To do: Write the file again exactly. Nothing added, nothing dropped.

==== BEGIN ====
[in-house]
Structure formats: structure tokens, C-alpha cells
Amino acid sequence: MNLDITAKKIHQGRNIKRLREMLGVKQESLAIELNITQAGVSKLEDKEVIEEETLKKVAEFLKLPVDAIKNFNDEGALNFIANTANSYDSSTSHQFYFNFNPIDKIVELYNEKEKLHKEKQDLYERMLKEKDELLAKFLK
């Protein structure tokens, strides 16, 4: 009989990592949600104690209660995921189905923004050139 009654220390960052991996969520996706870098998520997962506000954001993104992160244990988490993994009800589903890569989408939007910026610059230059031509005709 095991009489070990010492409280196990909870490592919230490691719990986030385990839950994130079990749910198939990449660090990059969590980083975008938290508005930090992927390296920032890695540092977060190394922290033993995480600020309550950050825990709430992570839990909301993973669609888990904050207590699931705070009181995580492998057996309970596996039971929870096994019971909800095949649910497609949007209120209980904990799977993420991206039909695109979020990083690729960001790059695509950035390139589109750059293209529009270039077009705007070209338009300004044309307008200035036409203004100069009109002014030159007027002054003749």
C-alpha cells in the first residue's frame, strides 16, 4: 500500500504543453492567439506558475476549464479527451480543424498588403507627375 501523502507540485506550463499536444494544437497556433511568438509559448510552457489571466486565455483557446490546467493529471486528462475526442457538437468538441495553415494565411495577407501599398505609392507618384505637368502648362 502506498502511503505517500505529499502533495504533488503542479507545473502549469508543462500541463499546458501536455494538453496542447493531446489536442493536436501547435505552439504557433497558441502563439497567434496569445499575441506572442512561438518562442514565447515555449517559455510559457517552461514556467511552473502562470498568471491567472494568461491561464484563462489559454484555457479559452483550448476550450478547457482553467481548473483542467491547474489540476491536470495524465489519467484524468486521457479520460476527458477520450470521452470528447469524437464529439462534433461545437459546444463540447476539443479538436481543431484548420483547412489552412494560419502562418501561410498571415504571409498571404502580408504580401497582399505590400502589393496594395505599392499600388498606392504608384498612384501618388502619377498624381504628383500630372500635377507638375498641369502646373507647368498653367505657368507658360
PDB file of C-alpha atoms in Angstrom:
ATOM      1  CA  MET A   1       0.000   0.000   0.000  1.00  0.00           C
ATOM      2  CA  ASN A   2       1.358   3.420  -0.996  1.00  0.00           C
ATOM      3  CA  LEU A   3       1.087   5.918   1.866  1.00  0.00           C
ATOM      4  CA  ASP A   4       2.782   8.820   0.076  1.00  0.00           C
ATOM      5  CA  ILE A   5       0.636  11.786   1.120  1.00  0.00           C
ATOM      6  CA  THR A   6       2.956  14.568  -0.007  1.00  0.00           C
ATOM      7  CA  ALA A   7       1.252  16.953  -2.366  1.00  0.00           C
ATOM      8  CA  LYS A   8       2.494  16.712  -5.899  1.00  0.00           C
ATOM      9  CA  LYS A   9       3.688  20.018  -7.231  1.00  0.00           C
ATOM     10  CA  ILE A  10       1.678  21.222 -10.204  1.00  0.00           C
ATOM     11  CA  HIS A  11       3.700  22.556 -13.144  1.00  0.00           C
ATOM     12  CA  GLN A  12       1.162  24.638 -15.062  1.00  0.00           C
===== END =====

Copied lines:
[in-house]
Structure formats: structure tokens, C-alpha cells
Amino acid sequence: MNLDITAKKIHQGRNIKRLREMLGVKQESLAIELNITQAGVSKLEDKEVIEEETLKKVAEFLKLPVDAIKNFNDEGALNFIANTANSYDSSTSHQFYFNFNPIDKIVELYNEKEKLHKEKQDLYERMLKEKDELLAKFLK
């Protein structure tokens, strides 16, 4: 009989990592949600104690209660995921189905923004050139 009654220390960052991996969520996706870098998520997962506000954001993104992160244990988490993994009800589903890569989408939007910026610059230059031509005709 095991009489070990010492409280196990909870490592919230490691719990986030385990839950994130079990749910198939990449660090990059969590980083975008938290508005930090992927390296920032890695540092977060190394922290033993995480600020309550950050825990709430992570839990909301993973669609888990904050207590699931705070009181995580492998057996309970596996039971929870096994019971909800095949649910497609949007209120209980904990799977993420991206039909695109979020990083690729960001790059695509950035390139589109750059293209529009270039077009705007070209338009300004044309307008200035036409203004100069009109002014030159007027002054003749």
C-alpha cells in the first residue's frame, strides 16, 4: 500500500504543453492567439506558475476549464479527451480543424498588403507627375 501523502507540485506550463499536444494544437497556433511568438509559448510552457489571466486565455483557446490546467493529471486528462475526442457538437468538441495553415494565411495577407501599398505609392507618384505637368502648362 502506498502511503505517500505529499502533495504533488503542479507545473502549469508543462500541463499546458501536455494538453496542447493531446489536442493536436501547435505552439504557433497558441502563439497567434496569445499575441506572442512561438518562442514565447515555449517559455510559457517552461514556467511552473502562470498568471491567472494568461491561464484563462489559454484555457479559452483550448476550450478547457482553467481548473483542467491547474489540476491536470495524465489519467484524468486521457479520460476527458477520450470521452470528447469524437464529439462534433461545437459546444463540447476539443479538436481543431484548420483547412489552412494560419502562418501561410498571415504571409498571404502580408504580401497582399505590400502589393496594395505599392499600388498606392504608384498612384501618388502619377498624381504628383500630372500635377507638375498641369502646373507647368498653367505657368507658360
PDB file of C-alpha atoms in Angstrom:
ATOM      1  CA  MET A   1       0.000   0.000   0.000  1.00  0.00           C
ATOM      2  CA  ASN A   2       1.358   3.420  -0.996  1.00  0.00           C
ATOM      3  CA  LEU A   3       1.087   5.918   1.866  1.00  0.00           C
ATOM      4  CA  ASP A   4       2.782   8.820   0.076  1.00  0.00           C
ATOM      5  CA  ILE A   5       0.636  11.786   1.120  1.00  0.00           C
ATOM      6  CA  THR A   6       2.956  14.568  -0.007  1.00  0.00           C
ATOM      7  CA  ALA A   7       1.252  16.953  -2.366  1.00  0.00           C
ATOM      8  CA  LYS A   8       2.494  16.712  -5.899  1.00  0.00           C
ATOM      9  CA  LYS A   9       3.688  20.018  -7.231  1.00  0.00           C
ATOM     10  CA  ILE A  10       1.678  21.222 -10.204  1.00  0.00           C
ATOM     11  CA  HIS A  11       3.700  22.556 -13.144  1.00  0.00           C
ATOM     12  CA  GLN A  12       1.162  24.638 -15.062  1.00  0.00           C